The summer after graduating high school is when my life as I knew it changed forever. This is typical of most 18-year-olds about to leave high school behind and begin life as a college student, but mine changed for completely different reasons and set me on a path I never imagined. I was working as a lifeguard that summer of 2010, and I fainted after spending a couple hours in the heat from what I assumed was dehydration or heat exhaustion. I continued to feel fatigued and not like my usual, active self for the next week or so. I was getting out of breath after walking a long distance or climbing up a flight of stairs. Given I had played 3 sports all through high school, I knew something was off. I went to my doctor and he sent me to have blood work done for what I thought would be mono or something minor. The blood work ended up coming back irregular and my mom was instructed to drive me about 2.5 hours north to Riley Hospital for Children in Indianapolis. After many tests, needles, and biopsies it was confirmed that I had Acute Lymphoblastic Leukemia (ALL). It was completely out of the blue and so unexpected—it felt like a bad dream. I was put on a treatment plan and immediately began chemotherapy sessions.
My life quickly turned from picking out a dorm room and college courses to choosing hats for my balding head and which medications I would need to offset the chemotherapy side effects. I started having awful pain in the lower part of my left leg a few weeks into my chemo treatment. Initially we were told it was just another one of the many side effects from chemo. It was only until I was being taken to the children’s hospital via helicopter that my family and I realized something extremely serious was going on. I was admitted into the ICU was put in a medically induced coma. My parents were told that I had developed a life-threatening infection that was sending my body into septic shock. The chemo had dropped my immune system so low, that I no longer had the ability to fight off even the most harmless bacteria in my body. My organs were shutting down, so I was hooked up to many machines that were keeping me alive, including a ventilator and kidney dialysis. Due to the sepsis that had taken over my body, my doctors and parents then made the difficult decision to have my left leg amputated at the knee, as a last effort to rid what was causing the infection. There were doubts that even if my leg was removed that I would not survive the surgery due to blood loss. I later woke up to the news that my leg had to be amputated so I could live.
I spent a total of six weeks in the ICU. Once I was stable enough, I was moved to the cancer floor where I spent another six weeks, including my 19th birthday. From there I was transferred to multiple rehab hospitals, where I eventually learned to walk with a prosthetic leg and recover. I returned home in time for Thanksgiving that year, after a total of four months spent as an in-patient. The rest of my battle with leukemia was not easy, and filled with lots of ups and downs. Since then, I have had many hospital stays, surgeries, and other health problems due to the side effects of chemotherapy. I also was diagnosed with avascular necrosis (AVN) in my hips, shoulder and foot, which causes joint pain due to lack of blood flow. This and another infection in my left hip resulted in lots of pain, forcing me to be in a wheelchair for over a year. During this time, I was on multiple pain medicines, morphine drips, and IV antibiotics. For a year and a half, I spent almost every Monday in Indianapolis for chemotherapy infusions, spinal taps and blood and platelet transfusions. In July of 2012, I had my final dose of chemo and was considered to be in remission. In the fall of 2012, I received two hip surgeries including a total hip replacement, allowing me to learn to walk once again with a prosthetic leg.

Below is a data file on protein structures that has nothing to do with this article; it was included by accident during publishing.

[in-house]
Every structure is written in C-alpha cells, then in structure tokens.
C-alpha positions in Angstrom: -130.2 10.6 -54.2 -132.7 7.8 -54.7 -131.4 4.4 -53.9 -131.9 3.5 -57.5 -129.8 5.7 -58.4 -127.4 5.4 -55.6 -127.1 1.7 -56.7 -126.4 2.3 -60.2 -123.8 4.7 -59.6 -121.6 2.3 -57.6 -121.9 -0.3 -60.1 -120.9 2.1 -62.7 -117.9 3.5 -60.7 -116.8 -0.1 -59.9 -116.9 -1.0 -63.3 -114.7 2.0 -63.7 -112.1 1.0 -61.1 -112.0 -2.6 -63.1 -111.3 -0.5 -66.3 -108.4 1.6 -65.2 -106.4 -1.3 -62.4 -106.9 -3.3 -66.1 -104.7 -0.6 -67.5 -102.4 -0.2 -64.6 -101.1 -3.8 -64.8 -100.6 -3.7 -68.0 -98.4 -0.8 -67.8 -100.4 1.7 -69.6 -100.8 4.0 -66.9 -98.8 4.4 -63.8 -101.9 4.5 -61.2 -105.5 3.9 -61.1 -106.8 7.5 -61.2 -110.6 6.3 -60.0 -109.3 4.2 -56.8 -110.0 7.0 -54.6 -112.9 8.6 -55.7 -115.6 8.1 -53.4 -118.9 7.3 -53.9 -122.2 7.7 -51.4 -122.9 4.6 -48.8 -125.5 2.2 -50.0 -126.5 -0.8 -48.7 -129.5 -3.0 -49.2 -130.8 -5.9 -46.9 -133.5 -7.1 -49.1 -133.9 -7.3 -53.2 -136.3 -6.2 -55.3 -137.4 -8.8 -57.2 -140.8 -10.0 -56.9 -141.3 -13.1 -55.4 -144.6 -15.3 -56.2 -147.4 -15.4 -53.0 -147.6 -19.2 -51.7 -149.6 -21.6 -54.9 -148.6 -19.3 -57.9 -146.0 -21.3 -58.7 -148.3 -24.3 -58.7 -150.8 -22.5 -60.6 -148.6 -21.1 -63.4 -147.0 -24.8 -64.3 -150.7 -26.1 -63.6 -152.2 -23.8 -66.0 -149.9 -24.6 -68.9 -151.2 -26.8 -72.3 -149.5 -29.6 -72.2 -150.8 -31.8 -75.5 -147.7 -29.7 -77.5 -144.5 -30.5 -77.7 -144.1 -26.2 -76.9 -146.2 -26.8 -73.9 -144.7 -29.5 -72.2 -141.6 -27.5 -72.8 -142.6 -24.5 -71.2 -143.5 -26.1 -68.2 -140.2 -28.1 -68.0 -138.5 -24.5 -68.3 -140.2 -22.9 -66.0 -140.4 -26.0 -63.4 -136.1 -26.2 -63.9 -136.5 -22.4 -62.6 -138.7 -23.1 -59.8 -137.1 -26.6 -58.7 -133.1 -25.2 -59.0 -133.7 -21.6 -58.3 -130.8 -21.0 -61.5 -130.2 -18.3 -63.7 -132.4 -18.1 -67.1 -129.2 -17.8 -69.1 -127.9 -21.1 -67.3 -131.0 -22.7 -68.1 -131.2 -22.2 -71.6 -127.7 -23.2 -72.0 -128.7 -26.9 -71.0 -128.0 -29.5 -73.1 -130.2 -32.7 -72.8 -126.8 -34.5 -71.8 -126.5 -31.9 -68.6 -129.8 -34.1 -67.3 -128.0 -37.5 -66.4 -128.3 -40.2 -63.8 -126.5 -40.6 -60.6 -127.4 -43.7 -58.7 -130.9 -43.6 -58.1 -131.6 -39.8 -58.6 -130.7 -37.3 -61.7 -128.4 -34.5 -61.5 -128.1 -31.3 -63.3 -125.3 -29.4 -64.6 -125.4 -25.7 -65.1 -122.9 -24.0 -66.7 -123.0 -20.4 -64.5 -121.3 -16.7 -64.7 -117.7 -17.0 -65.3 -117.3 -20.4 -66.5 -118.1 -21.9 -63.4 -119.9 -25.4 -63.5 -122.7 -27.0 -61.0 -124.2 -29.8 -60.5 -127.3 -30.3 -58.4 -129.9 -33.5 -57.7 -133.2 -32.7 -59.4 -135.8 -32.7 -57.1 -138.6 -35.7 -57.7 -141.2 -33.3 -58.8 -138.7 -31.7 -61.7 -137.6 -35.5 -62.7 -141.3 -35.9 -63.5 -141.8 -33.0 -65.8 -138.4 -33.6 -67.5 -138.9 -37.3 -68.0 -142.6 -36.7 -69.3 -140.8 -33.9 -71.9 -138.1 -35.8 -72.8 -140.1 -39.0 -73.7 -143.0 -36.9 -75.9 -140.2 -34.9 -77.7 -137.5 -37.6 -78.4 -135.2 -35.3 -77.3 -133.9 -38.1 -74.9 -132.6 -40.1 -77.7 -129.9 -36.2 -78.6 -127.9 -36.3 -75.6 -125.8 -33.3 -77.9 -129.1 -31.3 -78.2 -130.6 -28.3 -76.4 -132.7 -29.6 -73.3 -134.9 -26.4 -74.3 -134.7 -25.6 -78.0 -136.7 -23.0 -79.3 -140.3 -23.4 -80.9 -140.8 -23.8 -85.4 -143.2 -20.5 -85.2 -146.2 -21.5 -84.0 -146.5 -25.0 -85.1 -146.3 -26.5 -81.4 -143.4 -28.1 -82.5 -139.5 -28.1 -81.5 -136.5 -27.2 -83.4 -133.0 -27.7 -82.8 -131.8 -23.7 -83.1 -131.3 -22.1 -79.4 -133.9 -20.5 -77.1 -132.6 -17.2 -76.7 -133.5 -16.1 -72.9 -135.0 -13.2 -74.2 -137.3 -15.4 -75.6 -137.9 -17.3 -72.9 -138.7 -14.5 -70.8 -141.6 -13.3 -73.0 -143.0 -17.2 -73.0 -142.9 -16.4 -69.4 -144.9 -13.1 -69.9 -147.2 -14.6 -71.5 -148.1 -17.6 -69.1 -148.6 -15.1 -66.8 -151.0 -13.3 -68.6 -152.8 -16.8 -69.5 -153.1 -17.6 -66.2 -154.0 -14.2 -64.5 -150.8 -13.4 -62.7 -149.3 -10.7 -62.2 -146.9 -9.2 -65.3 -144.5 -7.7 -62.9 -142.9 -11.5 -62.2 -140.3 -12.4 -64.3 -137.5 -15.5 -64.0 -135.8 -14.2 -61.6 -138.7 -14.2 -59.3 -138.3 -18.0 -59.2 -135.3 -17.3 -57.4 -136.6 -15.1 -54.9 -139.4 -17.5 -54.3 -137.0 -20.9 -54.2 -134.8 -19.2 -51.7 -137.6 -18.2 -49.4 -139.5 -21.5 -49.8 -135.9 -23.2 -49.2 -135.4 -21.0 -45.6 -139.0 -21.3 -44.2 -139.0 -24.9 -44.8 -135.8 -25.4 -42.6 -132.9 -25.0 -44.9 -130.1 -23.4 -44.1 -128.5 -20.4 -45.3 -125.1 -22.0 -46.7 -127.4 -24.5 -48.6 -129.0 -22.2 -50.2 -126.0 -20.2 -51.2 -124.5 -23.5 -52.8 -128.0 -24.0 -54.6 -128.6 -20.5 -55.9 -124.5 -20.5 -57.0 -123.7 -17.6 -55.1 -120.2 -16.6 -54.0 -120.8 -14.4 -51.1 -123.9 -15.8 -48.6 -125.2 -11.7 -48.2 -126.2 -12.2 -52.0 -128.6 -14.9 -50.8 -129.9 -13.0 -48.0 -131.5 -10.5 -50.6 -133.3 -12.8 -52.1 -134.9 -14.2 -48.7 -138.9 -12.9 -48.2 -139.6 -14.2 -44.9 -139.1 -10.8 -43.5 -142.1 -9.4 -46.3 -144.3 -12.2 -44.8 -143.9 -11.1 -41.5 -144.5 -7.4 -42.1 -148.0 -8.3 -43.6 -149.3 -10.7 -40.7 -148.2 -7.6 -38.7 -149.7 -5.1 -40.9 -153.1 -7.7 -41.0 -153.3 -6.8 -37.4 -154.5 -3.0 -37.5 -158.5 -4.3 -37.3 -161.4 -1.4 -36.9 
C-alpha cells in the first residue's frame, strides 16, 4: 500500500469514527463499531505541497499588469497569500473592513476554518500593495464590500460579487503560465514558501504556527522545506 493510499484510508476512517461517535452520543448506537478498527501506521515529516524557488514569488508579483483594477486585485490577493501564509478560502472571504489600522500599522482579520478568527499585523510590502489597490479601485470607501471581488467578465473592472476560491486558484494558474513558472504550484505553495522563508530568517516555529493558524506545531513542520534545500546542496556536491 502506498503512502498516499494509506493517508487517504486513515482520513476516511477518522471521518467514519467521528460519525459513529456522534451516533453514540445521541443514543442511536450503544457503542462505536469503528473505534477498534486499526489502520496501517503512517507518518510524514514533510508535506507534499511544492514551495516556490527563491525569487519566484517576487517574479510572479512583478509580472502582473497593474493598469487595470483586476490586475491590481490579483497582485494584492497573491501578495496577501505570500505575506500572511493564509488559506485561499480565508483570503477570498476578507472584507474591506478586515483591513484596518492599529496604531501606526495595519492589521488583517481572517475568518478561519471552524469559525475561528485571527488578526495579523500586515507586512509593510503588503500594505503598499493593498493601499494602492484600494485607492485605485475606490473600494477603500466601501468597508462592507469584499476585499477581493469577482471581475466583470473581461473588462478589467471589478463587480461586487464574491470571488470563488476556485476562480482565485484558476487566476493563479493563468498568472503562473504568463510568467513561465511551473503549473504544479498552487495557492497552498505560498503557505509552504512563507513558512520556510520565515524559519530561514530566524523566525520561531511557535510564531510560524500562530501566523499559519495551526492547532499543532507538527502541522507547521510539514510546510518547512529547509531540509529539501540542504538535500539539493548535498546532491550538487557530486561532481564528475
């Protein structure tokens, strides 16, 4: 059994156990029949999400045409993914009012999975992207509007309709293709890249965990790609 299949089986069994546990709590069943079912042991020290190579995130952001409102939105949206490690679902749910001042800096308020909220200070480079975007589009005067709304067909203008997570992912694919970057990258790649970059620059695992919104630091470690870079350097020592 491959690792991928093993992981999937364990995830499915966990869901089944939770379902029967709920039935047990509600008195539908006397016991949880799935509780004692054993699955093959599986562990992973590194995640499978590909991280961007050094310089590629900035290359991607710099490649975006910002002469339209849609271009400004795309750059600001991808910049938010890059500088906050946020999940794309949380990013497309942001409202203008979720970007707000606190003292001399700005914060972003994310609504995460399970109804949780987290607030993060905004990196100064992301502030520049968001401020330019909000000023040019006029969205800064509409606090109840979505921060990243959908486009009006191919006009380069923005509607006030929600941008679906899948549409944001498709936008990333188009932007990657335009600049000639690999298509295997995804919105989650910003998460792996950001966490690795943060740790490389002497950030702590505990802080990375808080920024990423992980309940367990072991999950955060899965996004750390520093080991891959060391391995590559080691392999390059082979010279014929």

Since 2010, I have endured 15 spinal taps, over 59 blood and platelet transfusions, over 20 inpatient admissions to the hospital, and 28 surgeries. Since loosing my leg in 2010, I have had several different types of prosthetic legs on a search to continue finding different knees, feet and sockets to allow me to walk more comfortably and live an active lifestyle. I had always dreamed about having a realistic looking cover for my prosthetic leg, but never thought it would be possible due to the costs and insurance not covering it. That all changed when I found out about the Lauren Scruggs Kennedy Foundation. I could not be more grateful for the beautiful silicone covering they have provided me with. It is a dream come true to look down and see my prosthetic leg match my real leg! Despite everything, I have refused to let cancer or a prosthetic leg slow me down. I attended the University of Southern Indiana, where I graduated from in December of 2015 with a bachelor’s degree in Public Relations. I now work for the foundation of a children’s hospital in Chicago.